3. If there is something that you’ve been wanting to do but telling yourself you can’t – set some time aside to practice. Perhaps you want to create something or learn a new skill. Consider what would be a realistic amount of time that you could devote to it, an hour one evening maybe, and keep that appointment with yourself. Tell your husband, wife, brother, mother, cat, whoever you live with, so they can help make sure you get that time.
  4. Remember there is no pressure from anywhere to do any self-directed learning. It’s entirely down to you making that investment in yourself.

That’s it for this post, it’s a bit longer than I planned it to be, sorry. Next week we’ll talk about setting goals and where a lot of people go wrong. Thanks for reading, see you soon!

A journey of a thousand miles begins with a single step

The title of this post is perhaps one of the most well known quotes in human history. It is often wrongly attributed to Confucius when in fact it came from one of his peers, Laozi. It has stood the test of time because it is both intrinsically true and because the lesson it teaches us is of great value. Whatever the task ahead of you is, the only way to start is simply to start.

Perhaps I should start here with a few caveats to set expectations. I’m not an expert in the field of self improvement, I think of myself rather as a keen student. I’m not a writer, I honestly can’t remember the last thing of any real value that I wrote voluntarily (meaning it wasn’t a response to a message from someone else or a work email). You can’t count my tweets or Facebook posts, they’re mostly nonsense. I’m not a high flying business owner or entrepreneur, though I do just fine and have bags of time left over after work to spend with my family and do my own stuff.

This just so happens to be the first time I have felt like I have something worthwhile to share whilst also possessing the will to translate that something in to action. That feeling of having something worthwhile is as much down to self-confidence as it is faith in the material, I might add.

Action is going to be a common theme in my posts on this blog. Clue’s in the title. Being a student in the field of self-improvement, I know how easy it is to sit and watch hours of TED talks and other seminars, read book after book and try and absorb the wisdom of all the social media posts of all the top influencers in the field. I also know how it feels to then go merrily on my way with every intention of putting it all in to practice, only to slip back in to the same old behaviours and the same old mindset, all that advice melting in to the background. I can’t imagine for a second I am the only one to have experienced this struggle.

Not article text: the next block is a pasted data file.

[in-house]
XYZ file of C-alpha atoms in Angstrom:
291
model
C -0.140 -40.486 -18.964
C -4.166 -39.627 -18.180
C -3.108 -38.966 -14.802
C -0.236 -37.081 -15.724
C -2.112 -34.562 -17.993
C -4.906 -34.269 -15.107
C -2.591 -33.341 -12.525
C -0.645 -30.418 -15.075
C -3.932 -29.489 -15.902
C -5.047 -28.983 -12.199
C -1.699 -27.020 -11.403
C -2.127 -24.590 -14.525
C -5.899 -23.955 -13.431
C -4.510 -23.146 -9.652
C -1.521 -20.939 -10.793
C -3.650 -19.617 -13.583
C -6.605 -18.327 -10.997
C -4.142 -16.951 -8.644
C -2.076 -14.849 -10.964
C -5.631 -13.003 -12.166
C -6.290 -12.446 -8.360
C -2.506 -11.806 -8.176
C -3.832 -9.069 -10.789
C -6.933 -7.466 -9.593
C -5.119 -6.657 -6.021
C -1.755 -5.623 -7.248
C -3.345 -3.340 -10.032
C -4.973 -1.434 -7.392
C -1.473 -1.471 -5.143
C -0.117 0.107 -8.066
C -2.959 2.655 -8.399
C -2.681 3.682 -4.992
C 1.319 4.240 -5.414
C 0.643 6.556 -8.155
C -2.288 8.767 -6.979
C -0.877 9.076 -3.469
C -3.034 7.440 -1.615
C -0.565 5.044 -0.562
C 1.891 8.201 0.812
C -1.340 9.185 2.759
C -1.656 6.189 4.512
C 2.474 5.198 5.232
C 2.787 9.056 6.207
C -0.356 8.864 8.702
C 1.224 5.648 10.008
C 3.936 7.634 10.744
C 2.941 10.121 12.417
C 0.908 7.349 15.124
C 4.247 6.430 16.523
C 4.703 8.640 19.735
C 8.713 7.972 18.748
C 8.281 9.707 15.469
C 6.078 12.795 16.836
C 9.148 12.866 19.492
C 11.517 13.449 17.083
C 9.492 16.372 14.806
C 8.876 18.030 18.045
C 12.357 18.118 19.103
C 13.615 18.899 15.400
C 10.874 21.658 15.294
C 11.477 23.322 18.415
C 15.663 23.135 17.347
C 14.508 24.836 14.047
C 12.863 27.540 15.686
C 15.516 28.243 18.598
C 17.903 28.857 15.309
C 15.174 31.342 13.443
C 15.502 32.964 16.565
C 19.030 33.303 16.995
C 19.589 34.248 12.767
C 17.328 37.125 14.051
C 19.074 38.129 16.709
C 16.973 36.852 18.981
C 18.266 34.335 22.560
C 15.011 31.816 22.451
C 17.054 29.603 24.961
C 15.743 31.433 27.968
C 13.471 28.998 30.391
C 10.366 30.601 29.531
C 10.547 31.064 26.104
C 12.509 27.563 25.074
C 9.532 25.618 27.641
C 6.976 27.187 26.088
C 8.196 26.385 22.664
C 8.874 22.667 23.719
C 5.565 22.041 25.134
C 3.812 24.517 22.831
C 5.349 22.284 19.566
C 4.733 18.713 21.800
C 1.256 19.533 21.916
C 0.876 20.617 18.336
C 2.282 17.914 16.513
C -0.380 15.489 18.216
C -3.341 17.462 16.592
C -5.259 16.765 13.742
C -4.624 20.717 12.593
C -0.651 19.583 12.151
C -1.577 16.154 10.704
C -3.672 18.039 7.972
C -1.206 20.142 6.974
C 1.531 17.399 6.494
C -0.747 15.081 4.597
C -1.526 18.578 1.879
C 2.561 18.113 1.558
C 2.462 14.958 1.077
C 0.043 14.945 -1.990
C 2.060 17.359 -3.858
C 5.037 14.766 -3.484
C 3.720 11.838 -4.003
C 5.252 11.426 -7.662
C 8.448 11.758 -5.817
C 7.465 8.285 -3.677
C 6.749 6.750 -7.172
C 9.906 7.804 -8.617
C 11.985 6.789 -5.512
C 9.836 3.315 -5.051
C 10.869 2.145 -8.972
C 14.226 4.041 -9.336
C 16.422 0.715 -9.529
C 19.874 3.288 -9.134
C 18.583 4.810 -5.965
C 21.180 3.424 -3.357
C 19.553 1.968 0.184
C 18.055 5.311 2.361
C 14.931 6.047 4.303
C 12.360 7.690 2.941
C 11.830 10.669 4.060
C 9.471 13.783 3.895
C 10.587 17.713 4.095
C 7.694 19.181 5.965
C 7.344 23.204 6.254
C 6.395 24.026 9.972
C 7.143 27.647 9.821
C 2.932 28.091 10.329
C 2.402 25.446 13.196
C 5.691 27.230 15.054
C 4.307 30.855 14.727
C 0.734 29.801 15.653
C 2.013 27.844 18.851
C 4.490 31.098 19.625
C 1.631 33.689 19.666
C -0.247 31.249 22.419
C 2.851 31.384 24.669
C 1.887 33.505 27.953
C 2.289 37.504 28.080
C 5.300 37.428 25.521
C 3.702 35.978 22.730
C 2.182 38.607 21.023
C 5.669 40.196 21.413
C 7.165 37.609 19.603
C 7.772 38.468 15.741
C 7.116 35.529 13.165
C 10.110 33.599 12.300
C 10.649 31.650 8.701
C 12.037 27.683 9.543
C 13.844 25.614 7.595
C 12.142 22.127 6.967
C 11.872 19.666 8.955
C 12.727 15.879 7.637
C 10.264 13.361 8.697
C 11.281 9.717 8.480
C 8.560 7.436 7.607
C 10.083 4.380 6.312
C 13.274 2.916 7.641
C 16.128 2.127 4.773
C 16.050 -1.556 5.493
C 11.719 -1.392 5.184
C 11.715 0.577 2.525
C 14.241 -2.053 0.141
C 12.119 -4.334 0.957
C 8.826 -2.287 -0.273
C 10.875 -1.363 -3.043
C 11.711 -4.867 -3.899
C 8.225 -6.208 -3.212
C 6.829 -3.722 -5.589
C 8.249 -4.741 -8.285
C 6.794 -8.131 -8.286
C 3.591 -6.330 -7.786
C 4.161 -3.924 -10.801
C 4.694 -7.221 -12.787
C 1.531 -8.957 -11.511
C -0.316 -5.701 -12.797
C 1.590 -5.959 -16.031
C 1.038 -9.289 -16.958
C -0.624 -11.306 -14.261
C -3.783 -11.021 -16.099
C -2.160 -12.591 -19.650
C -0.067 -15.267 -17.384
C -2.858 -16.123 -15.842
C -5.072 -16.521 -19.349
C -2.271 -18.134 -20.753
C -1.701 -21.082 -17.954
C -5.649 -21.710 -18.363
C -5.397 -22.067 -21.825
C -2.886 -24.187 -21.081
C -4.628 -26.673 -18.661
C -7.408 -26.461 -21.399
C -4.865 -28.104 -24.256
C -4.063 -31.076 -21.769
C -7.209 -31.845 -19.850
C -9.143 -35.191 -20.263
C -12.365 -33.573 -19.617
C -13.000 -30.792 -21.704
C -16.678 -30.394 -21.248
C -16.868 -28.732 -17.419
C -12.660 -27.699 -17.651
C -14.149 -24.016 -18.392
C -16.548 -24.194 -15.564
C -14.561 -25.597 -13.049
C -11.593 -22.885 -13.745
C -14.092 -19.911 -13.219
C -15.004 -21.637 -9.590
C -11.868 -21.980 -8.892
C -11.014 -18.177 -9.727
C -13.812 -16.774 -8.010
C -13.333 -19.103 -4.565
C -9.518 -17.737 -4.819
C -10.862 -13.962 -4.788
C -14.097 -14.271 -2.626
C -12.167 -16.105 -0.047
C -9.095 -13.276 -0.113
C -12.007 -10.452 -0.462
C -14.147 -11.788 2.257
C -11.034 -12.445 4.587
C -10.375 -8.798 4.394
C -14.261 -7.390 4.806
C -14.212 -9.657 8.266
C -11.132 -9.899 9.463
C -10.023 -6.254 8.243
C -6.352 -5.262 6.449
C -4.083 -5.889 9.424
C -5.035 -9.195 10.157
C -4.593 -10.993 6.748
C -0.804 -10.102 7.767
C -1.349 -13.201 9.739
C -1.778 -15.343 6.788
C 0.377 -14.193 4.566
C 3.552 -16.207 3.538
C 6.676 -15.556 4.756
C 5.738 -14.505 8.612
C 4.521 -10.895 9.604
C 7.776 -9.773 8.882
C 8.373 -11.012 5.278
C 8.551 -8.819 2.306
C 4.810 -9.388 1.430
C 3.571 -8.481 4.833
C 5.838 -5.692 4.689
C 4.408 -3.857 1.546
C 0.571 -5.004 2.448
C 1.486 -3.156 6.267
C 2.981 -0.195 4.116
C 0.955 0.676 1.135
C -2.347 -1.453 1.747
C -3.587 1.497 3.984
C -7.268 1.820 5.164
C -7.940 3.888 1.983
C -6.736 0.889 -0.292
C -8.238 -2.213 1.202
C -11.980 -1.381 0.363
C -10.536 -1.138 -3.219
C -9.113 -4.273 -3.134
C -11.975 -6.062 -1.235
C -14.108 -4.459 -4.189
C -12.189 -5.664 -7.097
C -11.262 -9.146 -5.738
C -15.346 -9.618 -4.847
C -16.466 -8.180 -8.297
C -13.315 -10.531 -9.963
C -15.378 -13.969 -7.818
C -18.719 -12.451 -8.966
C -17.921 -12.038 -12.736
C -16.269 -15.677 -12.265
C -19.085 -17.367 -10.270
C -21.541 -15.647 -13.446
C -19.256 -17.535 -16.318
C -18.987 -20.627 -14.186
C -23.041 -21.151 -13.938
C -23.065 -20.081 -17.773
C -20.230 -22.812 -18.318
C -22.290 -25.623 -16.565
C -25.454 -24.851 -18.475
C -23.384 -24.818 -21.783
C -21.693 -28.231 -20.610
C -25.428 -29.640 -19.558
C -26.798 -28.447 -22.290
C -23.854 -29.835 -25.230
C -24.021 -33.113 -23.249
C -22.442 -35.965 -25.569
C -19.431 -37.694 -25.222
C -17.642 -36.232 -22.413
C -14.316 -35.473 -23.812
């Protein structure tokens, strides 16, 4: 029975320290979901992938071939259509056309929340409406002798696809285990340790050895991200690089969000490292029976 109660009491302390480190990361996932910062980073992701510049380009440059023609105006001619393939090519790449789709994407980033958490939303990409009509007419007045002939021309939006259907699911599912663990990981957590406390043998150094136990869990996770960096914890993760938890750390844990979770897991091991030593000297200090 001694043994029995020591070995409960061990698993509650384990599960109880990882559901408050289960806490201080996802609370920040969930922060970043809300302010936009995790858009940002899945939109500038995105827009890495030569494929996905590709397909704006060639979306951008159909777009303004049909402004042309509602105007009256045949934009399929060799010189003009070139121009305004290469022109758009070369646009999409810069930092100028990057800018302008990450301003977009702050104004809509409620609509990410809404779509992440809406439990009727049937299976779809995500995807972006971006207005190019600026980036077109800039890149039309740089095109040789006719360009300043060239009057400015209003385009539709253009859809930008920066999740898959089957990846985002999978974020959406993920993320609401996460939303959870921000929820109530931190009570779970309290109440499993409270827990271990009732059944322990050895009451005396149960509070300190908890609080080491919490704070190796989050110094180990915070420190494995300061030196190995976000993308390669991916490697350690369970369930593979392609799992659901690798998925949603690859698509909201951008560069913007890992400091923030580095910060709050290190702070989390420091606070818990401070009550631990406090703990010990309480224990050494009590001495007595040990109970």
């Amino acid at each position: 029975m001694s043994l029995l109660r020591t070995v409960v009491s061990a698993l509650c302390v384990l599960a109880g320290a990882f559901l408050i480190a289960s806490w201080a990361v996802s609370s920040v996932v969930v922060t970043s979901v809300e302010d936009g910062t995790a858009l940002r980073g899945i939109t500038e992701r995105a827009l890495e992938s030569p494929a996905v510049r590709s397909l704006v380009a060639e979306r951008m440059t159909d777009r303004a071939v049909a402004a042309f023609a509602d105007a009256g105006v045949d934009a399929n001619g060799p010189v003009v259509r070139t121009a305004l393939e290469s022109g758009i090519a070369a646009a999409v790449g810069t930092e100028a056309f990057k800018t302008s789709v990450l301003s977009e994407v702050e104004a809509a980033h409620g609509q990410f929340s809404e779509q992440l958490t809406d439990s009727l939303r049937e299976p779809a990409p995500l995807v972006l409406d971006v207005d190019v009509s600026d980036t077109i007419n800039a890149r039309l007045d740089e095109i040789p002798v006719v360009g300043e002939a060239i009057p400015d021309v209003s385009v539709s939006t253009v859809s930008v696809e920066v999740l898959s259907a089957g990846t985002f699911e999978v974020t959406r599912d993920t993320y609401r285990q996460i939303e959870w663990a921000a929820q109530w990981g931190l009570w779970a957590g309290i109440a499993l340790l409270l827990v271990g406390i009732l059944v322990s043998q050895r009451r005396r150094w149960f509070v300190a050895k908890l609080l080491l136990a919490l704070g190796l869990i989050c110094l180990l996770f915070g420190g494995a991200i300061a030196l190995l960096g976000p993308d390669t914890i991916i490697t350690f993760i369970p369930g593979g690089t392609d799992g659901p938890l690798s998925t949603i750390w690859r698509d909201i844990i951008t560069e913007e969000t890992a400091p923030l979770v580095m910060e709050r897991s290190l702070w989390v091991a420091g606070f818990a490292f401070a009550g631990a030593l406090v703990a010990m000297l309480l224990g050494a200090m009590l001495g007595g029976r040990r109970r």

It took me a long time to be able to put in to action the things I learned from reading and watching and listening to all the advice about how to be a better me. Still longer to see actual results. Longer still than that to be able to join up the results to the teachings and start forging my own path through all the noise. It’s an ongoing project to this day, nearly 2 years in. Perhaps you think I’m not far enough along yet to be of any real value to you or anyone else, but I believe otherwise.

My intention here is to distil some of the things I have learned across many different areas of self-study including, but possibly not limited to; mindset, personal development, professional development, mental and physical health, psychology and philosophy.

I’ll also do my best to give you a takeaway from each post that you can put in to action straight away. This blog is for everyone. Whether you want to improve the quality of your relationships with others, enhance your career prospects or refine a particular aspect of your character.

If you’re looking for a takeaway from this post then let it be this: absolutely everyone has the capacity for self improvement. It doesn’t need to be a daunting task and you don’t have to be the CEO of a Silicon Valley start up to make self-work worthwhile. Whatever your goal is to improve yourself and your life, the only way to start is simply to start.